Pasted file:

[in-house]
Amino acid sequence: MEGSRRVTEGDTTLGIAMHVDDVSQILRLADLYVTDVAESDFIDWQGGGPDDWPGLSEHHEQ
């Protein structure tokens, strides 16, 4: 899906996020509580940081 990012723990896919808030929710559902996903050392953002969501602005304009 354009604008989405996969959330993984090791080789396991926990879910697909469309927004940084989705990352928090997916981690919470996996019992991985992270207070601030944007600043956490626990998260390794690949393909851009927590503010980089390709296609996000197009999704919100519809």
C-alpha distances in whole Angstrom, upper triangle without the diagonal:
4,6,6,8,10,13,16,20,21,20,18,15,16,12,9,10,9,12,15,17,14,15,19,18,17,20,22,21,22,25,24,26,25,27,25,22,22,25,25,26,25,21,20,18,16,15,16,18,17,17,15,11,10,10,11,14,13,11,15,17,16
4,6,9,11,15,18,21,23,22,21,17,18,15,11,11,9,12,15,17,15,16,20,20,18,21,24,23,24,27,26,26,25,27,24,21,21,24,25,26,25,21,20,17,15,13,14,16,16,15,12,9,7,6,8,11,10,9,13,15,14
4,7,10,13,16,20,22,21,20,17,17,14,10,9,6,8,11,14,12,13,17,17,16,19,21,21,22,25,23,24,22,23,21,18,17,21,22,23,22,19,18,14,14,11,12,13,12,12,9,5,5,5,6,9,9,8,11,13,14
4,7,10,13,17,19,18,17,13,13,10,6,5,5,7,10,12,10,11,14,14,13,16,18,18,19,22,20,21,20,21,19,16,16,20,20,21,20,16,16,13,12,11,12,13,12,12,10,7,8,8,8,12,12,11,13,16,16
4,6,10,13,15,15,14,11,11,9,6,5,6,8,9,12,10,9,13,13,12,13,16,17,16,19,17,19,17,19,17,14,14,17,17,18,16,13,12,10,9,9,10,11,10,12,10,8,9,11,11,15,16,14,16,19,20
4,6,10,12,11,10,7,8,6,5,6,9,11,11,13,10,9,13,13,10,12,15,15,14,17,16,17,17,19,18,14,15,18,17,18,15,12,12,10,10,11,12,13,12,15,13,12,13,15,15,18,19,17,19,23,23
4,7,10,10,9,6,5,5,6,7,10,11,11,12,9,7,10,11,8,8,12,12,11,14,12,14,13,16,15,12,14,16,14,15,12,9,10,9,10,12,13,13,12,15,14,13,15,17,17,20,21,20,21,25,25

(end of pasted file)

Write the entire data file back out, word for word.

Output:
[in-house]
Amino acid sequence: MEGSRRVTEGDTTLGIAMHVDDVSQILRLADLYVTDVAESDFIDWQGGGPDDWPGLSEHHEQ
């Protein structure tokens, strides 16, 4: 899906996020509580940081 990012723990896919808030929710559902996903050392953002969501602005304009 354009604008989405996969959330993984090791080789396991926990879910697909469309927004940084989705990352928090997916981690919470996996019992991985992270207070601030944007600043956490626990998260390794690949393909851009927590503010980089390709296609996000197009999704919100519809």
C-alpha distances in whole Angstrom, upper triangle without the diagonal:
4,6,6,8,10,13,16,20,21,20,18,15,16,12,9,10,9,12,15,17,14,15,19,18,17,20,22,21,22,25,24,26,25,27,25,22,22,25,25,26,25,21,20,18,16,15,16,18,17,17,15,11,10,10,11,14,13,11,15,17,16
4,6,9,11,15,18,21,23,22,21,17,18,15,11,11,9,12,15,17,15,16,20,20,18,21,24,23,24,27,26,26,25,27,24,21,21,24,25,26,25,21,20,17,15,13,14,16,16,15,12,9,7,6,8,11,10,9,13,15,14
4,7,10,13,16,20,22,21,20,17,17,14,10,9,6,8,11,14,12,13,17,17,16,19,21,21,22,25,23,24,22,23,21,18,17,21,22,23,22,19,18,14,14,11,12,13,12,12,9,5,5,5,6,9,9,8,11,13,14
4,7,10,13,17,19,18,17,13,13,10,6,5,5,7,10,12,10,11,14,14,13,16,18,18,19,22,20,21,20,21,19,16,16,20,20,21,20,16,16,13,12,11,12,13,12,12,10,7,8,8,8,12,12,11,13,16,16
4,6,10,13,15,15,14,11,11,9,6,5,6,8,9,12,10,9,13,13,12,13,16,17,16,19,17,19,17,19,17,14,14,17,17,18,16,13,12,10,9,9,10,11,10,12,10,8,9,11,11,15,16,14,16,19,20
4,6,10,12,11,10,7,8,6,5,6,9,11,11,13,10,9,13,13,10,12,15,15,14,17,16,17,17,19,18,14,15,18,17,18,15,12,12,10,10,11,12,13,12,15,13,12,13,15,15,18,19,17,19,23,23
4,7,10,10,9,6,5,5,6,7,10,11,11,12,9,7,10,11,8,8,12,12,11,14,12,14,13,16,15,12,14,16,14,15,12,9,10,9,10,12,13,13,12,15,14,13,15,17,17,20,21,20,21,25,25